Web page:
Wavemaker's Tim Castree named Group M North America CEO

Castree: appointment frees up global chief executive Clark
Castree: appointment frees up global chief executive Clark

Castree is tasked with boosting WPP's biggest market.

WPP’s Group M has chosen Tim Castree to fill the vacant position of North America chief executive – a key role in its biggest market, which has been underperforming.

Castree, an Australian, has been global chief executive of Wavemaker and its predecessor MEC since January 2017.

Group M, the world’s biggest media buyer, will conduct a search of both external and internal candidates to find Castree’s replacement at Wavemaker, which was formed by the merger of MEC and Maxus in January 2018.

Kelly Clark, global chief executive of Group M, has been in temporary charge of Group M North America for more than a year, after Brian Lesser quit to head AT&T’s advertising arm.

"The US is our number one geographical priority," Clark said, noting Group M’s share of the North America market is 23% compared with around 30% globally.

"Tim has the right set of skills to face some of the challenges and capture some of the opportunities" in the US market, Clark added, after a year when Group M has lost some large accounts including American Express, HSBC and Marriott, while winning Adidas and Mars.

He said Castree’s priorities include: making Group M less "complex and siloed"; building "shared centres of excellence" in areas such as data; "eliminating competition between our agencies"; increasing automation to free up staff for more "client-facing" roles; and investing in more senior talent and client leadership.

Group M has recently moved its US media agencies, which include MediaCom, Mindshare and Wavemaker, into a single new home at 3 World Trade Center, New York.

The media division has seen a wave of senior staff departures, including Lesser, chairman Irwin Gotlieb and chief digital officer Rob Norman, in the past year or so.

Clark admitted that the US industry debate about media transparency, which the Association of National Advertisers triggered with its 2016 investigation into "non-transparent" practices at media agencies, has been a headache.

He said transparency has "not been a problem for our group", but "it has been a major time commitment" because clients have carried out more audits.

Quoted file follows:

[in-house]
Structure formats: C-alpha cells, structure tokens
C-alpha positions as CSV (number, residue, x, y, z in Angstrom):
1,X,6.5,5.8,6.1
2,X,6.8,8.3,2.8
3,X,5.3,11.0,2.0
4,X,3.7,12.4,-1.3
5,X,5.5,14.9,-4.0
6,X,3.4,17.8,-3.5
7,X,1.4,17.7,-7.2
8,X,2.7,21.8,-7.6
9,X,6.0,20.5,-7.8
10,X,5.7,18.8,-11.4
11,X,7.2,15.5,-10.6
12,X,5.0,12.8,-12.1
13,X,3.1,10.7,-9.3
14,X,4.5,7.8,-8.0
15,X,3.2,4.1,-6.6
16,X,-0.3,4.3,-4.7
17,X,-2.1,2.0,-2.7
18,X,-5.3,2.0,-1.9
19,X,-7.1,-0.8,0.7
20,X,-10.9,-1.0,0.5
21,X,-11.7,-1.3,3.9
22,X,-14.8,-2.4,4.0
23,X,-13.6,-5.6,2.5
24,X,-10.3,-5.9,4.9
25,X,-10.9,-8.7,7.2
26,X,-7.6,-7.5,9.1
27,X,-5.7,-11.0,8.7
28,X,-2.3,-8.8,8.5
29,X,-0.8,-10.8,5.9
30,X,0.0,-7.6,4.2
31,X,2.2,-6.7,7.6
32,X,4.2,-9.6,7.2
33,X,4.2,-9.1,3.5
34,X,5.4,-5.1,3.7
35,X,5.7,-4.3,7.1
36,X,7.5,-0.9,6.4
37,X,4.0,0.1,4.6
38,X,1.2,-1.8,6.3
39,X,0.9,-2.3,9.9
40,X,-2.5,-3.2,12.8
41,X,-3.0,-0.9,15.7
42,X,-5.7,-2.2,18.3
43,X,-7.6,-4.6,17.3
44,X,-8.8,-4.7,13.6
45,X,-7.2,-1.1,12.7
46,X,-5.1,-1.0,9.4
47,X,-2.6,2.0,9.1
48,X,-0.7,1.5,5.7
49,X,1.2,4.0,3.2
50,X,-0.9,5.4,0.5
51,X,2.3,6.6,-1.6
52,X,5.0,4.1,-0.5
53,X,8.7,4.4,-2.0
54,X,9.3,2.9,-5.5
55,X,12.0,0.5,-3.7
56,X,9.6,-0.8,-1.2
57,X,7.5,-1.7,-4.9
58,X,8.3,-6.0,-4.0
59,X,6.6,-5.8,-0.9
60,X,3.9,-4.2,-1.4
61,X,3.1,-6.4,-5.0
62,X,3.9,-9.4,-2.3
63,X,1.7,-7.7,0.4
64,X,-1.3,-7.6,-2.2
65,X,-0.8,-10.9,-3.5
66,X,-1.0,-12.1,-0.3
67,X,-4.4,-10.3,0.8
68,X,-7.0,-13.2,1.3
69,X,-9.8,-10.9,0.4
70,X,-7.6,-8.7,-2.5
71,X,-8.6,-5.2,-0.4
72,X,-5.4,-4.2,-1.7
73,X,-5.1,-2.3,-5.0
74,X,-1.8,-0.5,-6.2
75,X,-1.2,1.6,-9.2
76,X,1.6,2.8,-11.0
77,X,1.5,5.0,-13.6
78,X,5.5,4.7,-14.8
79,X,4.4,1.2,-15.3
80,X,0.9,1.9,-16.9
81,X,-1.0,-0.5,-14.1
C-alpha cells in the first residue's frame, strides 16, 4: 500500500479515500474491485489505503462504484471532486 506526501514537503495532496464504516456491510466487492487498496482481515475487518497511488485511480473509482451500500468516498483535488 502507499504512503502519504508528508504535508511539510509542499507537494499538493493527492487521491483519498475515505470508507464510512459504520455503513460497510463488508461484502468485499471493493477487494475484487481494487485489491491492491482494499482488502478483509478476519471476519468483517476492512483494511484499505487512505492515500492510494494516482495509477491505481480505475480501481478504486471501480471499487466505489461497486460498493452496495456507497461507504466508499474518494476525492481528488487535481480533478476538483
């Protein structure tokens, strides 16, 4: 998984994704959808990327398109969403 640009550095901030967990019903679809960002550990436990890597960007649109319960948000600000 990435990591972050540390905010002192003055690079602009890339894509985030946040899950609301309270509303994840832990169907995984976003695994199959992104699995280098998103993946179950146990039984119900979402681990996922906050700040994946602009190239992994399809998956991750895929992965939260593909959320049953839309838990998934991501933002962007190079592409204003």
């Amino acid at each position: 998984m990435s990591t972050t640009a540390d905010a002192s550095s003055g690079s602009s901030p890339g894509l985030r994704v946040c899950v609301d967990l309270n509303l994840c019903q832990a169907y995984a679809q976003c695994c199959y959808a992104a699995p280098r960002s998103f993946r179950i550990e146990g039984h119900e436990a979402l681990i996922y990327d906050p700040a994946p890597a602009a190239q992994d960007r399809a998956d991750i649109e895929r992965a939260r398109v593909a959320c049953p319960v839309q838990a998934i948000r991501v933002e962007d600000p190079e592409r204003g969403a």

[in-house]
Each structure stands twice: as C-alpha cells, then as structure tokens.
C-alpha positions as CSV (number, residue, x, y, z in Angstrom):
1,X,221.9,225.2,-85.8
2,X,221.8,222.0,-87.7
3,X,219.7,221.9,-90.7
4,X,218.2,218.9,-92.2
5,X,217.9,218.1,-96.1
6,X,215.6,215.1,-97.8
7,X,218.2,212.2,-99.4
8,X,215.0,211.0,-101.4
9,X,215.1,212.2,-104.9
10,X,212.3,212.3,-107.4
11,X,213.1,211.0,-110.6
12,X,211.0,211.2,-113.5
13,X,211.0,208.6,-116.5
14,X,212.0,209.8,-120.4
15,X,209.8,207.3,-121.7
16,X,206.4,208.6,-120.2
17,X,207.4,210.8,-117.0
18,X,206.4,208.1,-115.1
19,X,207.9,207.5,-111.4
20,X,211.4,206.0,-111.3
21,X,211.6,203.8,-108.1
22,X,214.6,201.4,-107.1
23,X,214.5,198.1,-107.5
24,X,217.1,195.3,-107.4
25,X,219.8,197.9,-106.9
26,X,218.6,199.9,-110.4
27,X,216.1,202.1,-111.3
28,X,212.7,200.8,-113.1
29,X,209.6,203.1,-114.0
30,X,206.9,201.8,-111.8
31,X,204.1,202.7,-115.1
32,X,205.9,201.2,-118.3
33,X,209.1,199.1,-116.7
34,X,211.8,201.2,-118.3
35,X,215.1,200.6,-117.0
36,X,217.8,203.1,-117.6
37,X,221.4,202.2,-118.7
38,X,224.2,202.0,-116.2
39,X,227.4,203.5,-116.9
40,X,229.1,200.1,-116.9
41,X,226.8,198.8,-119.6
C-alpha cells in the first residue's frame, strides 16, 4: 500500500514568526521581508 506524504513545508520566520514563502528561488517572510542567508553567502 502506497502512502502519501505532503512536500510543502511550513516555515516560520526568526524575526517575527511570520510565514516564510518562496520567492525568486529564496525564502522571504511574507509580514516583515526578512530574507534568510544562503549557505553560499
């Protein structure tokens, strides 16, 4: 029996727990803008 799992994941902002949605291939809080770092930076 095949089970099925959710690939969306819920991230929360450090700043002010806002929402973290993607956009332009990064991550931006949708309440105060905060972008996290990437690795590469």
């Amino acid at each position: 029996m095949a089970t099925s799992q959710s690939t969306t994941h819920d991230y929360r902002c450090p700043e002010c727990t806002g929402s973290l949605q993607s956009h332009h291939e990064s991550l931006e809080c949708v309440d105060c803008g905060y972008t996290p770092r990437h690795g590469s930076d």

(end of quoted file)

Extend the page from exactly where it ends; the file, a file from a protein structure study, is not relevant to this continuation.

"It has cast a shadow over the entire industry," Clark said. "Part of my job going forward is to come out with a positive message about our industry and our positive value for clients."

Castree said he was proud of his time running Wavemaker, which has focused on media, content, technology and customer journey planning.

He pointed to the appointment of new leaders such as US chief executive Amanda Richman, Germany, Australia and Switzerland chief executive Lucas Brinkmann and UK chief executive Paul Hutchison, along with the expansion of its content arm (now 13% of revenues) and precision marketing, as evidence that the agency was in good shape.

He admitted that the MEC/Maxus merger had been challenging because both agencies had already suffered significant account losses, such as AT&T and Fiat Chrysler Automobiles, and lacked global clients.

"This is an industry that tends to be singularly focused on headline global wins," Castree said, admitting that he would have liked Wavemaker to pick up more global business.

But he said Wavemaker has still won $70m in new revenues from 300 clients this year. Local wins included Adobe, Altice and Danone in North America, and a multi-market brief for Mondelez International.

Overall, Wavemaker’s revenues have declined "very modestly" and profits are up "modestly" in 2018, according to Castree.

He said Wavemaker’s client portfolio, which is about 70% single-country clients and 30% international ones, was a "good profile".

Clark said merging MEC and Maxus had been a "difficult job" but "we remain absolutely committed to the ambition we stated at the beginning" for Wavemaker and he expected growth in 2019.

Castree added he felt well-suited to run Group M North America despite his Australian background.

"I’ve been here 17 of the last 20 years," he said, speaking in New York. "I know this market better than the Australian market."

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